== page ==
restrict the set of accepted digest algorithms
Christoph Anton Mitterer
calestyo at scientia.net
Tue Feb 10 05:14:31 CET 2015
On Tue, 2015-02-10 at 03:45 +0100, HW42 wrote:
> For example I would like to restrict the set of "accepted" algorithms to
> SHA2 for code verification in a package manager like apt.
I wouldn't think that you can reach *that* sepcific goal via restricting
the accepted hash algos on the GPG side... at least not per se.
The reason is how secure APT works (and note, that I'm not talking about
Secure APT, uses a single central "Release" file per APT repository,
as the root of all verification of further repo data (including the
actual [source] packages).
This, and only this, file is OpenPGP-signed and verified via gpg.
All other files of the next level, these are for example the "Sources"
and "Packages" files, are verified via hash sums in the Release files
(which are secure, since the Release file was verified).
These files in turn, contain hashes for the next level, which are e.g.
the source packages or the binary packages.
The syntax allows for different hash algos to be used in these files.
Now comes the bad part:
APT had (at least until recently) several bugs, in that it e.g. only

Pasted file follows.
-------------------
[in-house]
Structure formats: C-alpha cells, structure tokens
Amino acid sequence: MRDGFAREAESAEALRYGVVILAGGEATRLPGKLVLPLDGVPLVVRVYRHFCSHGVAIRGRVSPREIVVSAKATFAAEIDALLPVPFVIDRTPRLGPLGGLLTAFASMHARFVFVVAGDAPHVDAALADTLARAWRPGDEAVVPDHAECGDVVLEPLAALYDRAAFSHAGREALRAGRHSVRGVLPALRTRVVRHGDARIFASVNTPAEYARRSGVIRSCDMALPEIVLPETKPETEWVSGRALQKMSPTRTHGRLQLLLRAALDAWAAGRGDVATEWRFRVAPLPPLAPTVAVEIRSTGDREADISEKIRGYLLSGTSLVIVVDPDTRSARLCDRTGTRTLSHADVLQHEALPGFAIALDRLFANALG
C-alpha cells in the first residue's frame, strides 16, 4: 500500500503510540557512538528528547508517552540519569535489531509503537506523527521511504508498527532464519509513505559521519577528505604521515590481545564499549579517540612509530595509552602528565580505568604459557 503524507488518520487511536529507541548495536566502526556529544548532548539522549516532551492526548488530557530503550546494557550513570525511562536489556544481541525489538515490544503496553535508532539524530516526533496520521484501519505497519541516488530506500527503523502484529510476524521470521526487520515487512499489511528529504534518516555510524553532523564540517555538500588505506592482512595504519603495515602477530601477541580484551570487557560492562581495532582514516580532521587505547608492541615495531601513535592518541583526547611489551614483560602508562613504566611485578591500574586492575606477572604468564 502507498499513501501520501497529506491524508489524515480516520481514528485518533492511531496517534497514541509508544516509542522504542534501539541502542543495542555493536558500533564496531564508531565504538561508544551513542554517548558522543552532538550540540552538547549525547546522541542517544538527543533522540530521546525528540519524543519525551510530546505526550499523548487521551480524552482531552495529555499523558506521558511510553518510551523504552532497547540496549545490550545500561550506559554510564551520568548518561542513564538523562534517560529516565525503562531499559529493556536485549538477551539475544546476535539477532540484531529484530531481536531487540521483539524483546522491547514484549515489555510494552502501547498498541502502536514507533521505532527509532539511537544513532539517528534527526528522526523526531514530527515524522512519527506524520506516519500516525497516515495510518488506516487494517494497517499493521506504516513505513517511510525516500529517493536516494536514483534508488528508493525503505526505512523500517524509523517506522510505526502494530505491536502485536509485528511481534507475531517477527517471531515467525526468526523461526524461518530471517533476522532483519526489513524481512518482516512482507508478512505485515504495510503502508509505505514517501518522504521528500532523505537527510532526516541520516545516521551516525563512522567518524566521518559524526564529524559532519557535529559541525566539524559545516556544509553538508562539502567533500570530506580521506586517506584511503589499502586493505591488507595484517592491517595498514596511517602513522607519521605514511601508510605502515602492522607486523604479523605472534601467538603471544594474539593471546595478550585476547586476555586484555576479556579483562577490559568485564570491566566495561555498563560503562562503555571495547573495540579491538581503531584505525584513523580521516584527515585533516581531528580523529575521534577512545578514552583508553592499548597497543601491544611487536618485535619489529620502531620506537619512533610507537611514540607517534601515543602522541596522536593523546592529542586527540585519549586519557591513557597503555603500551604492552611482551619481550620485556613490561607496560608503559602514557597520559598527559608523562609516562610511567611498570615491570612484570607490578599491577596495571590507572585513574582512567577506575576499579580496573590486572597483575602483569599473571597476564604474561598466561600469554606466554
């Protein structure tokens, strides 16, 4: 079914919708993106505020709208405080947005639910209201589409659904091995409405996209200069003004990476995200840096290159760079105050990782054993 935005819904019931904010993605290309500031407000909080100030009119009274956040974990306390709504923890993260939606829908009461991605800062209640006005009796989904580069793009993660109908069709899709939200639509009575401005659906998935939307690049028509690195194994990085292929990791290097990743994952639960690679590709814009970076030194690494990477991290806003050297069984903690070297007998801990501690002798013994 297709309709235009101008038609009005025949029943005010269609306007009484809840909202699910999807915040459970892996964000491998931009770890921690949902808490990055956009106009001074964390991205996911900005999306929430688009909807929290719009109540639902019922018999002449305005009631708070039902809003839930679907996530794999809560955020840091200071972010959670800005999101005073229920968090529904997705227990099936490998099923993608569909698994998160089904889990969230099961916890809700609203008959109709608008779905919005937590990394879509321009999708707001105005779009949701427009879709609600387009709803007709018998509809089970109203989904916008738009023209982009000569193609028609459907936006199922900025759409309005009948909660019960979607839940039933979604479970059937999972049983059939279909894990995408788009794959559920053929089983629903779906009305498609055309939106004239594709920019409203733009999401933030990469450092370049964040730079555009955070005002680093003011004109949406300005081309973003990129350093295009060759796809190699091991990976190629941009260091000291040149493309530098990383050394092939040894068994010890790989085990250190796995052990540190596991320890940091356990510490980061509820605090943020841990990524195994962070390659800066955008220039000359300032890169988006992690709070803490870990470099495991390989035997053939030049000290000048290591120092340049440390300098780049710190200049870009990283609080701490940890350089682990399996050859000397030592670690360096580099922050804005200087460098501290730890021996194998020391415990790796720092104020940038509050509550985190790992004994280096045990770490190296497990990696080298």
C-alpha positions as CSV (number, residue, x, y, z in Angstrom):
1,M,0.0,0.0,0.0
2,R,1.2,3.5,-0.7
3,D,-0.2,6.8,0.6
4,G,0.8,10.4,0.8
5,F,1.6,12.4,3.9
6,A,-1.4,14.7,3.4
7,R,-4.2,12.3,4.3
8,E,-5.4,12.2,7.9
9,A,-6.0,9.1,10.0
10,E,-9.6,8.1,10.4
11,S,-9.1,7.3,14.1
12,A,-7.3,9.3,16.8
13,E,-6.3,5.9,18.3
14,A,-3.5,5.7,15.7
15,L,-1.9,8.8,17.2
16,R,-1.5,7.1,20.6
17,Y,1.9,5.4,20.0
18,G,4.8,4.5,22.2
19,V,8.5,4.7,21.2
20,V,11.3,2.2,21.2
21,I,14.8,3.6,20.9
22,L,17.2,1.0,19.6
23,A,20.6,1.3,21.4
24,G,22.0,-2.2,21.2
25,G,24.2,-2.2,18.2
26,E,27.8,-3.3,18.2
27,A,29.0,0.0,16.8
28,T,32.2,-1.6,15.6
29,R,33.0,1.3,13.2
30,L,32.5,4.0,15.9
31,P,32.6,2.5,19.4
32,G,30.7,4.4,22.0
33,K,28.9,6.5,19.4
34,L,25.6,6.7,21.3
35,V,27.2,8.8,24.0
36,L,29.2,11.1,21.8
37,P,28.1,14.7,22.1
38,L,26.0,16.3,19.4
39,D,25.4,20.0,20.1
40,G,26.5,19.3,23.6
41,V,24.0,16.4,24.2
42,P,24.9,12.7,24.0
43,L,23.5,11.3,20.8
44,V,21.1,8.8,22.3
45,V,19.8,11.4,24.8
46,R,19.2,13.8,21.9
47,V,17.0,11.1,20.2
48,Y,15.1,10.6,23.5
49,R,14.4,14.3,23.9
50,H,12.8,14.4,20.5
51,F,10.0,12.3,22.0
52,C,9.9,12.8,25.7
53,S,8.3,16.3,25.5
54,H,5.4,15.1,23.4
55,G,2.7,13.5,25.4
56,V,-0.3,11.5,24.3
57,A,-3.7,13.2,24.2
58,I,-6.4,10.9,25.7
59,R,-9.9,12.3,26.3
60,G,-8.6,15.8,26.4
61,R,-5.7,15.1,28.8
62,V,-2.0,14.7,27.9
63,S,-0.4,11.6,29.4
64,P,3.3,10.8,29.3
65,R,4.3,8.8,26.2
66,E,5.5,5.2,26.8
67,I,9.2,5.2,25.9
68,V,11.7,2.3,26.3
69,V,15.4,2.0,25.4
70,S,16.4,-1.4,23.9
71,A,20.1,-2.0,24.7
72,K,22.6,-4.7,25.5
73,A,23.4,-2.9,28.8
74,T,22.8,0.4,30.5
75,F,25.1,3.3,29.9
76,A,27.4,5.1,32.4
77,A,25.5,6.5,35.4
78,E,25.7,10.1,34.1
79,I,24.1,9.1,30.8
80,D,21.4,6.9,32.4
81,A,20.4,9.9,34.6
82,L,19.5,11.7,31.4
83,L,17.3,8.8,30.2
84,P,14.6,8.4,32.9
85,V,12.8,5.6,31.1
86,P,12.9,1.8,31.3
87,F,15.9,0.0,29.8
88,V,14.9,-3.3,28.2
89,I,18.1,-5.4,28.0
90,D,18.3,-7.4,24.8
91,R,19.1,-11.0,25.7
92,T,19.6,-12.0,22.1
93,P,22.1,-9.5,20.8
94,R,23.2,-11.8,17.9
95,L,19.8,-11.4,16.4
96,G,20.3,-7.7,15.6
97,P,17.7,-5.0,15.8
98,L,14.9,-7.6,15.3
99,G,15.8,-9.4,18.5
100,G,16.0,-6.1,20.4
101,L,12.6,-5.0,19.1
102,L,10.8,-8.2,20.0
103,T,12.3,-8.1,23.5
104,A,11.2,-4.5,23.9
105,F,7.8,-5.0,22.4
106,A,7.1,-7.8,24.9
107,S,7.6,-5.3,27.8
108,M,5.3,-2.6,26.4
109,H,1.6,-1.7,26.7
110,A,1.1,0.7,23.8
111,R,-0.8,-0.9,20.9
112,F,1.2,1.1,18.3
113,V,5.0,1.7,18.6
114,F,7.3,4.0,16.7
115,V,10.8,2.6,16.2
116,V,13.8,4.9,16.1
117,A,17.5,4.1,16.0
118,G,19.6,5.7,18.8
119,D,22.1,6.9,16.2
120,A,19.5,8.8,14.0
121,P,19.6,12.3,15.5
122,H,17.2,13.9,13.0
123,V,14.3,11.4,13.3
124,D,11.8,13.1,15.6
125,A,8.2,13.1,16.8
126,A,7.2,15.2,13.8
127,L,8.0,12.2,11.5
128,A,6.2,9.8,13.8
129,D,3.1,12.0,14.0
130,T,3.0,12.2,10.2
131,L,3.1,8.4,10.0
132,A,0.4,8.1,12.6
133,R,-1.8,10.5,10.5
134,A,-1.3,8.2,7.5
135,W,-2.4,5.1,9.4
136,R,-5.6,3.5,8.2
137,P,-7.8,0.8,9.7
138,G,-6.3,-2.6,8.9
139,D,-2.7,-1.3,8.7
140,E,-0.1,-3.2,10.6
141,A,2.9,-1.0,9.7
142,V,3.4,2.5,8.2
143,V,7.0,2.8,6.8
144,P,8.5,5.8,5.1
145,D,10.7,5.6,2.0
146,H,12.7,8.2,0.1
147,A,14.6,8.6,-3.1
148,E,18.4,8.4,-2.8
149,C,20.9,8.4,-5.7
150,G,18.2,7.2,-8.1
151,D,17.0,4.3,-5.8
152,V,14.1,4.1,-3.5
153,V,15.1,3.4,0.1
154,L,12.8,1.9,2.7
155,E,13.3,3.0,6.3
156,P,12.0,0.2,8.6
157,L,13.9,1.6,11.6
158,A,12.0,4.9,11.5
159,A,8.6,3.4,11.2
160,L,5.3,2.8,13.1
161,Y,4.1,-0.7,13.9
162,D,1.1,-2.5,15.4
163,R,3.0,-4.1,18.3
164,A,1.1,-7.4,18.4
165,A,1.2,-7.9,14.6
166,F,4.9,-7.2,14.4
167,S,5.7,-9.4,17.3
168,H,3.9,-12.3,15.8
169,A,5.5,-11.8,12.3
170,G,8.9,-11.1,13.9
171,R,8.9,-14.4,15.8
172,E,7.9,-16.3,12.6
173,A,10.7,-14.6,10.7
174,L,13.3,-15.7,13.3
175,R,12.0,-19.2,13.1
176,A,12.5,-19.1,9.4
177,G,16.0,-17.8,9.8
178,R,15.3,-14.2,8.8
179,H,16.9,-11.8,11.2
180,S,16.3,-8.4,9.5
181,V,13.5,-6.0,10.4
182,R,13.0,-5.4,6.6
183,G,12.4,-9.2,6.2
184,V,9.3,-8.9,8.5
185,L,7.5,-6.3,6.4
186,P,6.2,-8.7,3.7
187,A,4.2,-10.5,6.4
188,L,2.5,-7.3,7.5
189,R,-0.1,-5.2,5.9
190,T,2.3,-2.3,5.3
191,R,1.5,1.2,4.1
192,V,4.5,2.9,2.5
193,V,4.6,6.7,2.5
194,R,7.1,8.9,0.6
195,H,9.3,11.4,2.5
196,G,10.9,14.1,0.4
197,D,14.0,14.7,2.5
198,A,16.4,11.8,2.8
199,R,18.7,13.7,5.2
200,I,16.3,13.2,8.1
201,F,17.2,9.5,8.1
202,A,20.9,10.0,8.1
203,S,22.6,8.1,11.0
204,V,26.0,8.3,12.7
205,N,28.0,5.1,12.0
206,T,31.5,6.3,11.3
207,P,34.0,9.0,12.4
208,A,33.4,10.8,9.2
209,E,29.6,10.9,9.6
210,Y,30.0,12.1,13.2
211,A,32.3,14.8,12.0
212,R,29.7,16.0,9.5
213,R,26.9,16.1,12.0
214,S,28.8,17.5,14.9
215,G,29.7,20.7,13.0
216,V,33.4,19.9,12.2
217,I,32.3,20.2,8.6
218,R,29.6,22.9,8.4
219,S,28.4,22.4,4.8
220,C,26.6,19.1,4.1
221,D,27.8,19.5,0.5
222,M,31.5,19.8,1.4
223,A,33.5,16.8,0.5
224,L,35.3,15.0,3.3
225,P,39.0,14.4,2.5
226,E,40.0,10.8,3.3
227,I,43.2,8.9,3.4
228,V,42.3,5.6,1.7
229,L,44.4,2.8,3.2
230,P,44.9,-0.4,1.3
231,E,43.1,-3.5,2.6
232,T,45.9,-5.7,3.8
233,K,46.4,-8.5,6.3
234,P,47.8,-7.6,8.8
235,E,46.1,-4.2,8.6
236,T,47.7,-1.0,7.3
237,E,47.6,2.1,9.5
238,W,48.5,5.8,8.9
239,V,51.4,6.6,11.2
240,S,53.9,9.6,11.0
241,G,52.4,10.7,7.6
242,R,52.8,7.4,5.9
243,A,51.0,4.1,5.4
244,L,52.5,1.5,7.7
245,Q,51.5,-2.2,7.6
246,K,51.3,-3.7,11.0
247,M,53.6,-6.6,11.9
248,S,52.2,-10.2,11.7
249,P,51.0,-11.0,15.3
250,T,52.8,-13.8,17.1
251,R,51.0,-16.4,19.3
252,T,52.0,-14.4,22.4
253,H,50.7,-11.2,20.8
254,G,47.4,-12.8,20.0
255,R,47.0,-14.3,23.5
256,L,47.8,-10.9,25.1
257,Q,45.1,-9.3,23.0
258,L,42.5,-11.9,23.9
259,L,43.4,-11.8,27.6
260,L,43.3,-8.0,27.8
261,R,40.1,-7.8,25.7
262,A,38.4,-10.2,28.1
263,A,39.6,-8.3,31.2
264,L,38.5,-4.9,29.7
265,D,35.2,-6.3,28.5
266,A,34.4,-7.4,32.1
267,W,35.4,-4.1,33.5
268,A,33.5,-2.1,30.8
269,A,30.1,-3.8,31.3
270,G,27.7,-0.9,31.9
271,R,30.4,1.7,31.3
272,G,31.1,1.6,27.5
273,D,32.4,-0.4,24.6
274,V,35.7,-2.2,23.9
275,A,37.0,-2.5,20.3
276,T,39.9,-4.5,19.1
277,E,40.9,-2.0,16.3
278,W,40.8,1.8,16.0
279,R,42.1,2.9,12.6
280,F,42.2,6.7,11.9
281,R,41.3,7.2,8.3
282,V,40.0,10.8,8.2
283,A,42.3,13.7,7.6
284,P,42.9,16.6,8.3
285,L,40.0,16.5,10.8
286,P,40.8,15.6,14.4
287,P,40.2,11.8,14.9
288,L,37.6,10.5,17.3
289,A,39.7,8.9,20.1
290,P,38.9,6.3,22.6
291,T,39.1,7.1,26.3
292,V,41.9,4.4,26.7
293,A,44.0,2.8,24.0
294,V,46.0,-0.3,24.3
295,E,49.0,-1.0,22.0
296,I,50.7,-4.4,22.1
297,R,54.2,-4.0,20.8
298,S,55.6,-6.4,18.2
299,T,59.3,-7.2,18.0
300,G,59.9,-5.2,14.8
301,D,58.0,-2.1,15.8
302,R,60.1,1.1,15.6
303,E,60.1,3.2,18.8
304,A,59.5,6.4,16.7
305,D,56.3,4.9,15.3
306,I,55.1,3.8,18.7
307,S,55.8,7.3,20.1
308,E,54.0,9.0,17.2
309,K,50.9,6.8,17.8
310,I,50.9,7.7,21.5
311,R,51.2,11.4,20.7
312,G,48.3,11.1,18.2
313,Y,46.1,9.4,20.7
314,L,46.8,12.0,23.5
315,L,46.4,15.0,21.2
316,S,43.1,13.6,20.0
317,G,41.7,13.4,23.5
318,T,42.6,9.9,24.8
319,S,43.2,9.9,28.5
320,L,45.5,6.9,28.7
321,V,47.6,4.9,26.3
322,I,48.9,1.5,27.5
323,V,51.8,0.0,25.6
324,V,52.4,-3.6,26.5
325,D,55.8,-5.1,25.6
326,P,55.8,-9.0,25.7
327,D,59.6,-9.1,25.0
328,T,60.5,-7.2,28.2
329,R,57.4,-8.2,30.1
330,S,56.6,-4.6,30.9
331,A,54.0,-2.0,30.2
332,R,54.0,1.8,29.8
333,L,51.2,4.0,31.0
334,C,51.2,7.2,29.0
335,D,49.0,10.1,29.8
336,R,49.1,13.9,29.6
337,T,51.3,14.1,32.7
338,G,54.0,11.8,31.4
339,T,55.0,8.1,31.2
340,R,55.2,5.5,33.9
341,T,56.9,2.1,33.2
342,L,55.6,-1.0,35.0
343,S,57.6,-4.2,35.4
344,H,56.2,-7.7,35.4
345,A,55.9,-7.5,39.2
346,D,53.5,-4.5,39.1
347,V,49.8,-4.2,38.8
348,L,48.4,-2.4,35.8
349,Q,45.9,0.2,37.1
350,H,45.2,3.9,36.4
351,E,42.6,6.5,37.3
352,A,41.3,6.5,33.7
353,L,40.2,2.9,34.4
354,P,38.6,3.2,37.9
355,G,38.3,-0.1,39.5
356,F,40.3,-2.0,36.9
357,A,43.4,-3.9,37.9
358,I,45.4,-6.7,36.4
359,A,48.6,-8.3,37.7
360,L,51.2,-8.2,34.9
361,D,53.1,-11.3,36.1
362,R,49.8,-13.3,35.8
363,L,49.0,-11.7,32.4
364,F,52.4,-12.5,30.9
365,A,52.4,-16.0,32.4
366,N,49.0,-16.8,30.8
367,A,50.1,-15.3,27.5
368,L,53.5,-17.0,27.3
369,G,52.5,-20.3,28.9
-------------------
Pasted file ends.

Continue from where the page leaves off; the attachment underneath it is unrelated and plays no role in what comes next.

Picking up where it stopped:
verified MD5 (which has still a somewhat special status there, at least
syntactically)... IIRC *that* specific issue was fixed some months ago,
but I'm not sure about the general status.
E.g. the "best" that current production files generated by the Debian
repo servers contain is SHA256.
In my opinion, APT should have some minimum set of algo(s) that it
expects to be present (and if not, the target file should be considered
If the files would contain more hashes per target file, then *ALL*
should be validated and if a single one doesn't verify, the target file
should again be considered compromised.
As said, I don't know about the current status, but I believe that this
is *not* the case.
Unfortunately Debian doesn't take security really very serious in that
areas,... which shows also on the quite long validity times of the
Release files, which in turn allows blocking/downgrading attacks.
I've started several discussions on matters like these on debian-devel
and opened bugs (e.g.
https://bugs.debian.org/cgi-bin/bugreport.cgi?bug=752450)... but it's
like fighting windmills and basically no one really cares.
Probably also, why MD5 was used so long without an outcry :-(
 Technically there's an alternative "InRelease" but that's basically
the same in green.
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